“REBUILD helped me regain confidence in myself . . . and in building relationships with other people,” Mike adds. Because REBUILD was so effective for him, Mike has also started facilitating classes. “Being a facilitator doesn’t mean that I’m an expert,” he admits, “but I am a support for new people. I can be more open now and that helps the new people to open up.”

According to statistics from the United States Conference of Catholic Bishops (USCCB) and the National Marriage Project, the divorce rate still stands at about 50 percent. Approximately 60-67 percent of second marriages end in divorce, and the percent for third marriages is even higher at 74 percent. The highest percentage of divorces occurs within the first three years of marriage.

“There are many rules and regulations in the Catholic Church that are not found in other religions,” Sandy observes. “A lot of people are asking, ‘I’m divorced now; where do I fit within the guidelines of the church?’” The Catholic teaching on divorce can be found in detail in the Catechism of the Catholic Church. (#2382-2386)

“The most frequent error among divorced Catholics is the belief that they can no longer receive the sacraments,” says Father Tony, chaplain of the North American Conference of Separated and Divorced Catholics and a consultant for the Separated and Divorced for the Diocese of Saint Augustine. “This is simply not true.”

While the complexity of divorce and separation are things the church is still struggling to understand, the attitude of the church has “softened” some over the last 30 years, Father Tony believes. But “there still remains a presumed stigma for those who have gone through a divorce,” he says.

Other misconceptions such as “divorced Catholics are excommunicated” or that their “children are considered illegitimate” after an annulment are all falsehoods that simple guidance can remedy.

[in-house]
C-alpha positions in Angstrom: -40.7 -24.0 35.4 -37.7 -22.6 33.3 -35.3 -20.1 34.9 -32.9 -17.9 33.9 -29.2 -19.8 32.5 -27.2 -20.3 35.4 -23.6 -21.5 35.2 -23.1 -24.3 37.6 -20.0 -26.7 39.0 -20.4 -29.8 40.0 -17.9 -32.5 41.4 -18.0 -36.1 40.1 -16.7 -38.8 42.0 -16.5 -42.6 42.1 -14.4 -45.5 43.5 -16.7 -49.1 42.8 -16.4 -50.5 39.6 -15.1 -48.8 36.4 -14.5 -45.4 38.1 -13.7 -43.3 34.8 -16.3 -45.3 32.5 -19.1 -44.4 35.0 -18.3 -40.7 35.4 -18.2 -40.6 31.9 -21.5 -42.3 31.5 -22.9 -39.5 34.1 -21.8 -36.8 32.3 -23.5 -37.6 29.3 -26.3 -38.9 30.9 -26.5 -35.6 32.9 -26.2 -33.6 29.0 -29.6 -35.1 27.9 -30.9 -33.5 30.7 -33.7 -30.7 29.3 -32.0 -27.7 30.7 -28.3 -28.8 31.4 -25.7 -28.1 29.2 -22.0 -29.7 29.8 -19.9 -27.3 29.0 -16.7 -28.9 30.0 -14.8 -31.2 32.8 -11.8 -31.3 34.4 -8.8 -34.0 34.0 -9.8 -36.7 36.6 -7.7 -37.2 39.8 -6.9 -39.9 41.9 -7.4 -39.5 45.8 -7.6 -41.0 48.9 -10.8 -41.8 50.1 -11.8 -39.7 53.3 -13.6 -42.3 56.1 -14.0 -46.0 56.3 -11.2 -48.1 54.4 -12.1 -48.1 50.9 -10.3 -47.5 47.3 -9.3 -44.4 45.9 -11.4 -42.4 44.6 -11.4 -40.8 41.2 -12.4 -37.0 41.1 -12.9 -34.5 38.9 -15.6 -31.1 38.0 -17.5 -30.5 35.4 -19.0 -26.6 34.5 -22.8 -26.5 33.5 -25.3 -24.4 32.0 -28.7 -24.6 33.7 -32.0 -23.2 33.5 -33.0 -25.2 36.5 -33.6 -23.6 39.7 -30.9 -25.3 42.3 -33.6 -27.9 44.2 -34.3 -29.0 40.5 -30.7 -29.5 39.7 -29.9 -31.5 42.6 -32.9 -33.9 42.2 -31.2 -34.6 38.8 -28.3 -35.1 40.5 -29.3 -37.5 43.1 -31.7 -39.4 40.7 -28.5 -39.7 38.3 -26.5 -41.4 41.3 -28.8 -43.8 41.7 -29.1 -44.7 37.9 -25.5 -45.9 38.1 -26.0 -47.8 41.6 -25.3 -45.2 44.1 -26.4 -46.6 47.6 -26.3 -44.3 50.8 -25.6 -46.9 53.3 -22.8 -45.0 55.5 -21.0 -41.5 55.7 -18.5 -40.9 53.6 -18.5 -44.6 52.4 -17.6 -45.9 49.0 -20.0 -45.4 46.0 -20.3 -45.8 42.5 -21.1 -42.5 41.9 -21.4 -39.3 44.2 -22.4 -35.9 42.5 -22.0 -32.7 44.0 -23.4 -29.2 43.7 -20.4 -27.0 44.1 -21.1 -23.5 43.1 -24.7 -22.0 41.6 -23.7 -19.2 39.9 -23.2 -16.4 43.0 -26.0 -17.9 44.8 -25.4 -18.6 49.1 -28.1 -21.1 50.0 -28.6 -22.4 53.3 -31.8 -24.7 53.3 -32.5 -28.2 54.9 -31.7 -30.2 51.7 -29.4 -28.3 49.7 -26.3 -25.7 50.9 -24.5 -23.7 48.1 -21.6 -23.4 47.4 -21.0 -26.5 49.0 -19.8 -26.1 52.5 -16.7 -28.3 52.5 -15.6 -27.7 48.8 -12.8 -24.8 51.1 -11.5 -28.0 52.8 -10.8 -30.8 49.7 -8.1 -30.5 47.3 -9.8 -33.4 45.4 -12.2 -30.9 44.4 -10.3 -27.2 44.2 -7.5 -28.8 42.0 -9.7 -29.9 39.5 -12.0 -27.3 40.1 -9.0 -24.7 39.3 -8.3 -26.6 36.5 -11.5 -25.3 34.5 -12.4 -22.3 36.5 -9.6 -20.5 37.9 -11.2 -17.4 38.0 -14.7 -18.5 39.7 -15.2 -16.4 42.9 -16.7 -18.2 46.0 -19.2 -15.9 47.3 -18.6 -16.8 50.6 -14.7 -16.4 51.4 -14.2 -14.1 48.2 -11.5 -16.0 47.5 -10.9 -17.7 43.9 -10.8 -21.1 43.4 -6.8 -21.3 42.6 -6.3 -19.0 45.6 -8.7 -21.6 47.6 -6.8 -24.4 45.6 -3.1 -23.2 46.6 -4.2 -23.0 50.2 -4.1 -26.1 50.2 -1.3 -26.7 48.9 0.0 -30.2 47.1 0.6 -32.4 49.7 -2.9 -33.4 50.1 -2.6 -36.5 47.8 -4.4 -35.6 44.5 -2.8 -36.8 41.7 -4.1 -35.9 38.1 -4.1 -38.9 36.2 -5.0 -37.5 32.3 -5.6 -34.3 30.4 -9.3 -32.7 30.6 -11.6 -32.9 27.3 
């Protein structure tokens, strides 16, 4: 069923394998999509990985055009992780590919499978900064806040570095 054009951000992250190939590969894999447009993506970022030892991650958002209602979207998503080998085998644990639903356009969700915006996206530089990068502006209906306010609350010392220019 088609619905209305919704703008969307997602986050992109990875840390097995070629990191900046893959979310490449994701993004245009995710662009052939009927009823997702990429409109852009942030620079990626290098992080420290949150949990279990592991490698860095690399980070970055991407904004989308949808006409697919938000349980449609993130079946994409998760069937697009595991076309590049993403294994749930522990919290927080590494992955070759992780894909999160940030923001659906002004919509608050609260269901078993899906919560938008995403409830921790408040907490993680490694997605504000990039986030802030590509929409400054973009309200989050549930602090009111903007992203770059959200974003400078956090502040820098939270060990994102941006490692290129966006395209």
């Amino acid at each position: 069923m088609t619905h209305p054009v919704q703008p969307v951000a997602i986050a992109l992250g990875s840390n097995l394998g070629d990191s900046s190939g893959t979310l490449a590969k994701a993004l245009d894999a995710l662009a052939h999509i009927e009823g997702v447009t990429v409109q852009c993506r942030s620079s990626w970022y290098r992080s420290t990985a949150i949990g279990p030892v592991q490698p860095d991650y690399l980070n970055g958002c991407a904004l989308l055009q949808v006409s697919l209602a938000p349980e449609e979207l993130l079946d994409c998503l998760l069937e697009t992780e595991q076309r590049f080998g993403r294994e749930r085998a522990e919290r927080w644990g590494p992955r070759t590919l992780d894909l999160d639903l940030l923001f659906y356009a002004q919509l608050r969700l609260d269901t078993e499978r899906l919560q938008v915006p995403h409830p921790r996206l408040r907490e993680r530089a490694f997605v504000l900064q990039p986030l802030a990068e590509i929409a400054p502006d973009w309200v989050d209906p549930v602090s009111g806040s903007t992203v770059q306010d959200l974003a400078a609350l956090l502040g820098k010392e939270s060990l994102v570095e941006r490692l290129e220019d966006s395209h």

Alienation from the church, loneliness, hurt and rejection are all emotions Mike remembers feeling during and after his divorce, but “they were all self-imposed as a result of my Catholic upbringing from 40 years ago,” he says. “The church, I feel, has changed over time - it has transitioned. If you haven’t been to church [since a divorce] consider coming back. You would feel more accepted than you have been in past years.”

Mike is currently engaged and planning an October wedding presided by Father Tony. He and his fianc have attended Engaged Encounter classes and several follow-up sessions with Father Tony.

“I wish I would have done this the first time around,” Mike says of the marriage preparation provided by the diocese. “I remember thinking, I don’t need all of this. I’m an adult, smart and successful. I can handle this myself. If I would have done all of this before, I would have known that my previous spouses were not compatible with me.”

Sandy is also engaged and hopes to be married in the church early next year, but she is still waiting for her annulment to be finalized. Because it can take up to a year or longer before the process is finalized, she recommends that people wishing to proceed with the annulment process consider doing so after their divorce is finalized.

“Your relationship with God is your own,” Sandy says. “I have grown in faith throughout this journey. I have watched myself mature and realize I am not the same person I was when this whole process started.”

Mike says his relationship with the church has grown much stronger as a result of his divorce and journey through REBUILD. “I was going to church every Sunday, yes, but that doesn’t mean you are close to the church. Finding new organizations such as, “It’s Just Fun” opens up doors for singles and the divorced to come back to the church. You can be a martyr if you choose to. There are plenty of opportunities in the church to get closer to it.”

As a church community, “We need to reach out,” Father Tony says. “We should try to look at (the divorced) through Christian eyes of compassion rather than judgment - embrace them in their woundedness, and help them understand, ‘I am not alone. God is in control. Something good will come out of this.’”